Given this list of easy mistakes, you might be tempted to think that I’d recommend hiring a professional to take your photo. Not so! While it is important to have a professional looking photo, you don’t necessarily need to pay someone to do this.

For instance, my partner shot my profile photo in our living room. (The background is a large picture from our wall.) Granted, he’s a great photographer (if I do say so, myself…), but anyone can pull this off with the right lighting and a few practice shots to make sure it’s sharp and clear with no shadows on your face. (Btw—if you find my profile picture abhorrent, then you’re probably going to want to stop reading now, since the tips and tricks I list below will only help you to create an equally abhorrent photo of yourself…)

When shooting your own photo, you can opt for the traditional white or gray background (Use poster board to achieve this.), or try a contemporary look with greenery or steel/glass in the background—think about where you live and what local options might work.

Bonus points if you have access to a camera with a lens that can be adjusted to focus on your face with a slightly out-of-focus (blurred) background, since this will give it that “professional photo shoot” look; however, this isn’t essential, and thanks to the magic of technology, you can use your iPhone to mimic this look if you’re feeling really creative.

If you want to adjust the lighting or coloring on your photo (easy does it!), you can try Fotor, which is a user-friendly, free option. If you’re looking for something more advanced, you can experiment with a free 30-day trial of Photoshop and/or Lightroom.

At the end of the day, your LinkedIn profile picture is just one piece of your entire professional image, and it may take some time to get it right, given your other priorities; however, it’s worth spending an hour or two on a Saturday afternoon, perhaps as part of another outing, to make sure that you have a professional looking photo since, whether you like it or not, this picture speaks volumes about who you are as a person and a professional.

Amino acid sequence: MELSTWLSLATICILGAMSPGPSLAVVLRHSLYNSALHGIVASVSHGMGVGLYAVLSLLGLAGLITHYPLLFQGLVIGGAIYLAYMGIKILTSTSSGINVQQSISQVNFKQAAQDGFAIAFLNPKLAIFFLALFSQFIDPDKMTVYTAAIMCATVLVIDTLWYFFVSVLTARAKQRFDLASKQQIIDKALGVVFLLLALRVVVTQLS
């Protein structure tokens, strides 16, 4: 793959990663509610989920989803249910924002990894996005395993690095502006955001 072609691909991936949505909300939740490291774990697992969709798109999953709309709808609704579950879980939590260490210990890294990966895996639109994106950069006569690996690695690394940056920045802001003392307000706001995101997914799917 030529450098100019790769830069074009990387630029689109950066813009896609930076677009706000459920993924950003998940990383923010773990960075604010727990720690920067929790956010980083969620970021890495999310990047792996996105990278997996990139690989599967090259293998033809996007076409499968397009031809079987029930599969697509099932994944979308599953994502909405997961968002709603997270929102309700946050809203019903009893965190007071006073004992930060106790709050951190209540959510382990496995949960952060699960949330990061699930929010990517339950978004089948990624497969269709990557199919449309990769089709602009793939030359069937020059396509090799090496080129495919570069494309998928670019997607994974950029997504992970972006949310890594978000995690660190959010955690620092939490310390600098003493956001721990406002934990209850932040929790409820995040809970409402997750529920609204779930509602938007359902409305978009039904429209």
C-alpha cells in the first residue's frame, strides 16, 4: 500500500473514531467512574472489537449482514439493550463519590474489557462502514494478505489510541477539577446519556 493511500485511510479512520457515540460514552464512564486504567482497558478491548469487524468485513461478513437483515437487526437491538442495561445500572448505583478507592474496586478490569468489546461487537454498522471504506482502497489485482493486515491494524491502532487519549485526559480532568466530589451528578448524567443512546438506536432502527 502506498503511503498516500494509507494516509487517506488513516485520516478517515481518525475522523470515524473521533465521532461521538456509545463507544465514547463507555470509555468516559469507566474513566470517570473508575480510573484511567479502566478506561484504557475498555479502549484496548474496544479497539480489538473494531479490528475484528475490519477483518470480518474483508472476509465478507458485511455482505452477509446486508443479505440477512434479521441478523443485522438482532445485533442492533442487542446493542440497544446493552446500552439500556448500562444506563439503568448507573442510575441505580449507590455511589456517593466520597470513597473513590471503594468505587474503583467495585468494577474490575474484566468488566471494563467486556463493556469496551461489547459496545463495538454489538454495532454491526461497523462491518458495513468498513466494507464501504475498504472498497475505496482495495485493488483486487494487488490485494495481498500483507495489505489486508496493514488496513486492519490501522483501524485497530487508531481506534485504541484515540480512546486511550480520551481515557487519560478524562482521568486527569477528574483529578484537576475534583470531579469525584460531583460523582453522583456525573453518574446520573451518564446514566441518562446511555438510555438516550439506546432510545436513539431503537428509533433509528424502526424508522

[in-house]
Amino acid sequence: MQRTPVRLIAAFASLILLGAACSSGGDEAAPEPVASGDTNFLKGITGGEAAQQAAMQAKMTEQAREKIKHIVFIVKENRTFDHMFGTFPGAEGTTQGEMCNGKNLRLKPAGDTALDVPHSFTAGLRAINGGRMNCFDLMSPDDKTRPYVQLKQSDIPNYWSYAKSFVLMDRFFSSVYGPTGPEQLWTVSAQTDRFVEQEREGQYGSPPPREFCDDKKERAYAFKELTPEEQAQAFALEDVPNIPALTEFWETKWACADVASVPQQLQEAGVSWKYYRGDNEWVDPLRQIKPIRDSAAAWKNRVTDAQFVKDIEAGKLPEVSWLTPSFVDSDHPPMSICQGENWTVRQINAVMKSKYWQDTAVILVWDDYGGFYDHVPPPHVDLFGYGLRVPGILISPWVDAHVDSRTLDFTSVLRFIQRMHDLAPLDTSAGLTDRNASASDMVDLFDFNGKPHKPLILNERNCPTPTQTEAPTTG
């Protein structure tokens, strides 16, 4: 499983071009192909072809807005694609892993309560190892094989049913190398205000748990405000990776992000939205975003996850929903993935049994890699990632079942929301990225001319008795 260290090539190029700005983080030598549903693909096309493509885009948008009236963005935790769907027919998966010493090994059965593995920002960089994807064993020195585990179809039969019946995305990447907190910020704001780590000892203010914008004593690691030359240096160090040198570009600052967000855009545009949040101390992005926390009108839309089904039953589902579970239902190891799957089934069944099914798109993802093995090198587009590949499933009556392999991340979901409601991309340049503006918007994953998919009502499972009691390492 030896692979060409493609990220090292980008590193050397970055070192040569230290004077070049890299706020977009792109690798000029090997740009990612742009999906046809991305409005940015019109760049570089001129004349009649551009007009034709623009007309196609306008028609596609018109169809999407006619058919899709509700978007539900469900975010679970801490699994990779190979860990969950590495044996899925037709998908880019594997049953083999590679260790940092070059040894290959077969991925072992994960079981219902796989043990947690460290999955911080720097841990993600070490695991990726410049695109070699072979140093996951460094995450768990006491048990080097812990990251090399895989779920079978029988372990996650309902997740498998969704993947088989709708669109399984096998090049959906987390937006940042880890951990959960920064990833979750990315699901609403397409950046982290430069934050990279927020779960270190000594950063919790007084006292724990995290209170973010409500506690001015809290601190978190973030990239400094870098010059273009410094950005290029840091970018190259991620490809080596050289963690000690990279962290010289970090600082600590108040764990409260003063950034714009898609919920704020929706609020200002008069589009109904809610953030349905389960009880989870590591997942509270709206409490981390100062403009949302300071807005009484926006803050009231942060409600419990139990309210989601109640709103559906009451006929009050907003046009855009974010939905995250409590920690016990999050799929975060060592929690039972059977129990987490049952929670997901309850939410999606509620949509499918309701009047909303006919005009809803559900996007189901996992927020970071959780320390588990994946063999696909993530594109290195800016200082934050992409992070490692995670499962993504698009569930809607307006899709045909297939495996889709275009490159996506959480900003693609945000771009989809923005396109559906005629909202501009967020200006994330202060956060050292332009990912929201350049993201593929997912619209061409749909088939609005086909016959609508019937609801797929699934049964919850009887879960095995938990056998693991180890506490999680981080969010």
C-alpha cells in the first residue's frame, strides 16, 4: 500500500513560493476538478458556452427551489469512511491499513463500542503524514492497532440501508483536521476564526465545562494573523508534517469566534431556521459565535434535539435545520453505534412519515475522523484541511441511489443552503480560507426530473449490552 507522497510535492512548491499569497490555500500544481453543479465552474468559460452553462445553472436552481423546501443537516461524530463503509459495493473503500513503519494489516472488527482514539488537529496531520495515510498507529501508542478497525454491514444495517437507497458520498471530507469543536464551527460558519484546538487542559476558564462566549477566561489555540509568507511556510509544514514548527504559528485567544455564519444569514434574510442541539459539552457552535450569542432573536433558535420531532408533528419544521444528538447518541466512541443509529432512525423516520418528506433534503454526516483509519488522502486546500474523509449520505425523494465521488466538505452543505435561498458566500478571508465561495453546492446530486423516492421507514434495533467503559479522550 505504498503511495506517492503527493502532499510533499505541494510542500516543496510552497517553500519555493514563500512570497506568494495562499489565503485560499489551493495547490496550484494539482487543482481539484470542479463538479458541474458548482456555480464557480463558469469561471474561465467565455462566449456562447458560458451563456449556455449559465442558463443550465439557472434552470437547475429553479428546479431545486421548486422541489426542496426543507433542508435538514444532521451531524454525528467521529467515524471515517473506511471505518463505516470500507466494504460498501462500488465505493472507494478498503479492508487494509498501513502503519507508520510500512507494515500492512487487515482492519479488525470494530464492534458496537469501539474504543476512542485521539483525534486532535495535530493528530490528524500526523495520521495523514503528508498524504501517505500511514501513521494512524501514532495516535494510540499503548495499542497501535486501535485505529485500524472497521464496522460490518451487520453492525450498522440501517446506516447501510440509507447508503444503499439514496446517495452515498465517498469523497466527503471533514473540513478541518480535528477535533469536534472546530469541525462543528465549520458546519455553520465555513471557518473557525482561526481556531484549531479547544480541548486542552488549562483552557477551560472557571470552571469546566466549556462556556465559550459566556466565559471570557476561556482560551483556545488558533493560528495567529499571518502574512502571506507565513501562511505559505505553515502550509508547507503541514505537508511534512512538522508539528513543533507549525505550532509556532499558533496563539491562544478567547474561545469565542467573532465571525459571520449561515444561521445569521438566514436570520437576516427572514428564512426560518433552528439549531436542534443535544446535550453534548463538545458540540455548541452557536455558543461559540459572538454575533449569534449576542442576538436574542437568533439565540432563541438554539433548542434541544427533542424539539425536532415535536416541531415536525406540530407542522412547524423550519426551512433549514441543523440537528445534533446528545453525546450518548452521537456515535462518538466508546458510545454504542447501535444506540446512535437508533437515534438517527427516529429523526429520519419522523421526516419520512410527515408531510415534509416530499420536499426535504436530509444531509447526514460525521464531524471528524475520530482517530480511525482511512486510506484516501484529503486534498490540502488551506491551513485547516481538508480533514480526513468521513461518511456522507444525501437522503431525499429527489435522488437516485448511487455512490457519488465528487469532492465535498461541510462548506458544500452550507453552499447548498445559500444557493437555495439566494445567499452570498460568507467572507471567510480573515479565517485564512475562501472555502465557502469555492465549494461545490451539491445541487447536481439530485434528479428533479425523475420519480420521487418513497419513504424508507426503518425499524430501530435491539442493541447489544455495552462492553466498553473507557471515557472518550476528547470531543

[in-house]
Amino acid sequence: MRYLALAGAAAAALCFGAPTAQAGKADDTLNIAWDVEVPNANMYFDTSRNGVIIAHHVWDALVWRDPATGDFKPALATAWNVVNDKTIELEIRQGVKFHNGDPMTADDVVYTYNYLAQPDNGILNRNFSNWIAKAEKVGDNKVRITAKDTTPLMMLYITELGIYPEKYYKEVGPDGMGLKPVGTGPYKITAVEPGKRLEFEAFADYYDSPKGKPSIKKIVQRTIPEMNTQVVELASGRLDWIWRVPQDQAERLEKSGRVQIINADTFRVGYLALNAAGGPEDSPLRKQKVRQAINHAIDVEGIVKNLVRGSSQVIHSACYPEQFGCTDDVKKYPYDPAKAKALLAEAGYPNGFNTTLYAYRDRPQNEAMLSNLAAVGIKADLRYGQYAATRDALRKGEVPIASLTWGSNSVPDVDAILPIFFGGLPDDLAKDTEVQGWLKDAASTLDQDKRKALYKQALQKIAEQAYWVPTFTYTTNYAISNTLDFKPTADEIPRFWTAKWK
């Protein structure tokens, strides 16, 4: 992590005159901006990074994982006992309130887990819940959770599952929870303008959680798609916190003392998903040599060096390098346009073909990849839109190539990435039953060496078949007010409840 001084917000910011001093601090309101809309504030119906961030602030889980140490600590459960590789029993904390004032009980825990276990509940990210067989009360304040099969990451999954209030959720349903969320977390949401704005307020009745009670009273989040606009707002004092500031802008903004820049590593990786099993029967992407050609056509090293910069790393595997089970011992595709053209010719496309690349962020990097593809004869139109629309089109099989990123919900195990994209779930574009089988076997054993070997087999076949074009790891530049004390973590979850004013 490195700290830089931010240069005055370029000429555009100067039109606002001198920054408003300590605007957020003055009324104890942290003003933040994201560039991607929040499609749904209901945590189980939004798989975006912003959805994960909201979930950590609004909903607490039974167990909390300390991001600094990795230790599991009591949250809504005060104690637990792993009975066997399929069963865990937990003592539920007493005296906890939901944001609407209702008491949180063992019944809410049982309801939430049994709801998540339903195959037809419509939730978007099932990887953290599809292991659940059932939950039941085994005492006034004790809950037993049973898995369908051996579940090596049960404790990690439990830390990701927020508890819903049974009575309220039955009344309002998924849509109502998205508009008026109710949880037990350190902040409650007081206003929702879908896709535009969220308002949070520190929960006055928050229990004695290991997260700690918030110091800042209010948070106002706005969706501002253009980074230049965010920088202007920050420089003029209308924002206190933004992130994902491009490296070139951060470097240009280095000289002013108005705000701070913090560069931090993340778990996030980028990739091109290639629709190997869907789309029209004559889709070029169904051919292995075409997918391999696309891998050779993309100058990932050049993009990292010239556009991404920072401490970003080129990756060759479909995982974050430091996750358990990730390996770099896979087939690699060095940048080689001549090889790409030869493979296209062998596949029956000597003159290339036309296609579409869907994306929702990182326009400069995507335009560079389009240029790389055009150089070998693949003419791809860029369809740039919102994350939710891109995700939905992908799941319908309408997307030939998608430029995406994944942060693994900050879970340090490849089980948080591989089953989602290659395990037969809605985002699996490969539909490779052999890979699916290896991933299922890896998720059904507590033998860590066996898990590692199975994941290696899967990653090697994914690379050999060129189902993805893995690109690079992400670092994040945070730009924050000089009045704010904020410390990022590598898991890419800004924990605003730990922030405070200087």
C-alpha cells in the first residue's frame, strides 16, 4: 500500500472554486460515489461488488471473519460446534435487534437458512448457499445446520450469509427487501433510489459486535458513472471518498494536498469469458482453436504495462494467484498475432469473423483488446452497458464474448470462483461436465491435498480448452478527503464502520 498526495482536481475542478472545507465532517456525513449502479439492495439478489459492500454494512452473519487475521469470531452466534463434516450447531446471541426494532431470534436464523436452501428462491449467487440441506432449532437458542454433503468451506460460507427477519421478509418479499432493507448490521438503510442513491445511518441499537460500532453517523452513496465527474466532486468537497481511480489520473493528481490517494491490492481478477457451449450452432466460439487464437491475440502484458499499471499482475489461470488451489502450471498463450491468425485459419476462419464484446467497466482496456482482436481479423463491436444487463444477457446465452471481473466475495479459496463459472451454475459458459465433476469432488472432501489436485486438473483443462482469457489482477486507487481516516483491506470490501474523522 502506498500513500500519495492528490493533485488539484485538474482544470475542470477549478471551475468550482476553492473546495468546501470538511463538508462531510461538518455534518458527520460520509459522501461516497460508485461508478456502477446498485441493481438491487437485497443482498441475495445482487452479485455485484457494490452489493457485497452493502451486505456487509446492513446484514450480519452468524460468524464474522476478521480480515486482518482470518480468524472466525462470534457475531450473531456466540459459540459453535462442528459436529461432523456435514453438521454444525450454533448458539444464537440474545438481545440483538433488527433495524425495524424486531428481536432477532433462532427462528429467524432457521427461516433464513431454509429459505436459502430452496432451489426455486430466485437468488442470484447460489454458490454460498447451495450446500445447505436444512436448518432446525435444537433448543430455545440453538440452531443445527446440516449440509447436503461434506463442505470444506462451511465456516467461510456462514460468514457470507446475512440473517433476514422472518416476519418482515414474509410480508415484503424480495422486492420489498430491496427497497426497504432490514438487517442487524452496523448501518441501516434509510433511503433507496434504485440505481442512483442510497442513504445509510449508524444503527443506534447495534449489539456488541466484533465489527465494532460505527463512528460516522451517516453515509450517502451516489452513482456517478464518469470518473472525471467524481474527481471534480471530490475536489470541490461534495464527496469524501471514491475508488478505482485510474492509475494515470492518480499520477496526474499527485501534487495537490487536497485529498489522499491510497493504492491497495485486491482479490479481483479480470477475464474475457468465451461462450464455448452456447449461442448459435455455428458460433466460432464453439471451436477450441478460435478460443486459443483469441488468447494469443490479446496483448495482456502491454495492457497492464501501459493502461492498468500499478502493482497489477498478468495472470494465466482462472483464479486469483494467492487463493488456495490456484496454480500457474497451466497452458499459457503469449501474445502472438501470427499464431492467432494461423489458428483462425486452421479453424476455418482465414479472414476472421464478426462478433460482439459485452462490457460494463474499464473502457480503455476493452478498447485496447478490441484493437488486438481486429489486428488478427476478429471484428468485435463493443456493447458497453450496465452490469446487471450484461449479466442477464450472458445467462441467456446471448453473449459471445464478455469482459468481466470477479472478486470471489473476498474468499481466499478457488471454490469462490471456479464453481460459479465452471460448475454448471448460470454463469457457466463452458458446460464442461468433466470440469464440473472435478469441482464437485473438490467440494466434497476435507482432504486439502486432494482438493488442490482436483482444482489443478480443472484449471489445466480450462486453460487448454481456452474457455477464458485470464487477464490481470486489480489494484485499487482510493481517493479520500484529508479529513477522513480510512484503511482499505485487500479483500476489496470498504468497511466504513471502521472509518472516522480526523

Friends and members of the Leadership and Human Potential community: what are you favorite tips for a great profile photo? Share your ideas and feedback in the comments below.


Share on FacebookTweet about this on TwitterShare on Google+Share on LinkedInPin on PinterestEmail this to someone

Danielle Harlan is the Founder and CEO of the Center for Advancing Leadership and Human Potential ( and author of the leadership book, The New Alpha ( She earned her doctorate in political science and M.A. in education from Stanford University, where she was a Jacob K. Javits National Fellow and received a Centennial Teaching Award for excellence in instruction. Prior to launching the Center, she was the Chief of Operations for the Carnegie Foundation, where she worked to harness the power of networks and quality improvement strategies in order to solve important educational problems. Named one of Silicon Valley's "40 Under 40," Danielle has also been a speaker for TEDx and worked as an instructor at the Stanford Graduate School of Business and U.C. Berkeley Extension's Corporate and Professional Development Program. In addition, she has given guest lectures at the Hasso Plattner Institute of Design (the “”) and the Career Development Center at Stanford, and has been featured in leading publications such as Fast Company, Forbes, and Women's Health. Danielle started her career as a Teach For America corps member and later served as a mentor and advisor for Global Leadership Adventures, an international leadership development and service program. In addition to teaching in the U.S., she has taught in Brazil, China, Costa Rica, and South Africa. She is a member of the International Leadership Association, the Association for Practical and Professional Ethics, and the National Association for Female Executives.